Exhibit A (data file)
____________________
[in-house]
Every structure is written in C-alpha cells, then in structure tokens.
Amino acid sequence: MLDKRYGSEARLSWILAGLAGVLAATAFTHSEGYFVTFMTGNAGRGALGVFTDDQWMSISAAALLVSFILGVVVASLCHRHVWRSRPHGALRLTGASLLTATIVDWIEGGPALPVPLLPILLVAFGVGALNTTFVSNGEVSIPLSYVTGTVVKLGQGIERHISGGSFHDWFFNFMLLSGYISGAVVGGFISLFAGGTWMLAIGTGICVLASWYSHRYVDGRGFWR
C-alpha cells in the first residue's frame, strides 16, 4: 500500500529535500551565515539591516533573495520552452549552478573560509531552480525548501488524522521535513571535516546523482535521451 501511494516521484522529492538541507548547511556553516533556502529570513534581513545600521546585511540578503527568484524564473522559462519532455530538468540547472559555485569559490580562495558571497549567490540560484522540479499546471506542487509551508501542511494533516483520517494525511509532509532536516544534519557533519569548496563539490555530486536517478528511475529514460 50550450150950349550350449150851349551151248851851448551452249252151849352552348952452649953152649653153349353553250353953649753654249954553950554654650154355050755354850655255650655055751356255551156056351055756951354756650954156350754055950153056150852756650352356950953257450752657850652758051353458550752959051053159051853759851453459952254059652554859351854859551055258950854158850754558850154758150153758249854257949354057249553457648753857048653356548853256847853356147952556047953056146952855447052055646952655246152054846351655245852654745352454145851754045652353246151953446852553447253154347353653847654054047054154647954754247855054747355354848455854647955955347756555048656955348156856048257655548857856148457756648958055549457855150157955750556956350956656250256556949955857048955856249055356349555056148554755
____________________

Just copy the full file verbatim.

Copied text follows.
[in-house]
Every structure is written in C-alpha cells, then in structure tokens.
Amino acid sequence: MLDKRYGSEARLSWILAGLAGVLAATAFTHSEGYFVTFMTGNAGRGALGVFTDDQWMSISAAALLVSFILGVVVASLCHRHVWRSRPHGALRLTGASLLTATIVDWIEGGPALPVPLLPILLVAFGVGALNTTFVSNGEVSIPLSYVTGTVVKLGQGIERHISGGSFHDWFFNFMLLSGYISGAVVGGFISLFAGGTWMLAIGTGICVLASWYSHRYVDGRGFWR
C-alpha cells in the first residue's frame, strides 16, 4: 500500500529535500551565515539591516533573495520552452549552478573560509531552480525548501488524522521535513571535516546523482535521451 501511494516521484522529492538541507548547511556553516533556502529570513534581513545600521546585511540578503527568484524564473522559462519532455530538468540547472559555485569559490580562495558571497549567490540560484522540479499546471506542487509551508501542511494533516483520517494525511509532509532536516544534519557533519569548496563539490555530486536517478528511475529514460 50550450150950349550350449150851349551151248851851448551452249252151849352552348952452649953152649653153349353553250353953649753654249954553950554654650154355050755354850655255650655055751356255551156056351055756951354756650954156350754055950153056150852756650352356950953257450752657850652758051353458550752959051053159051853759851453459952254059652554859351854859551055258950854158850754558850154758150153758249854257949354057249553457648753857048653356548853256847853356147952556047953056146952855447052055646952655246152054846351655245852654745352454145851754045652353246151953446852553447253154347353653847654054047054154647954754247855054747355354848455854647955955347756555048656955348156856048257655548857856148457756648958055549457855150157955750556956350956656250256556949955857048955856249055356349555056148554755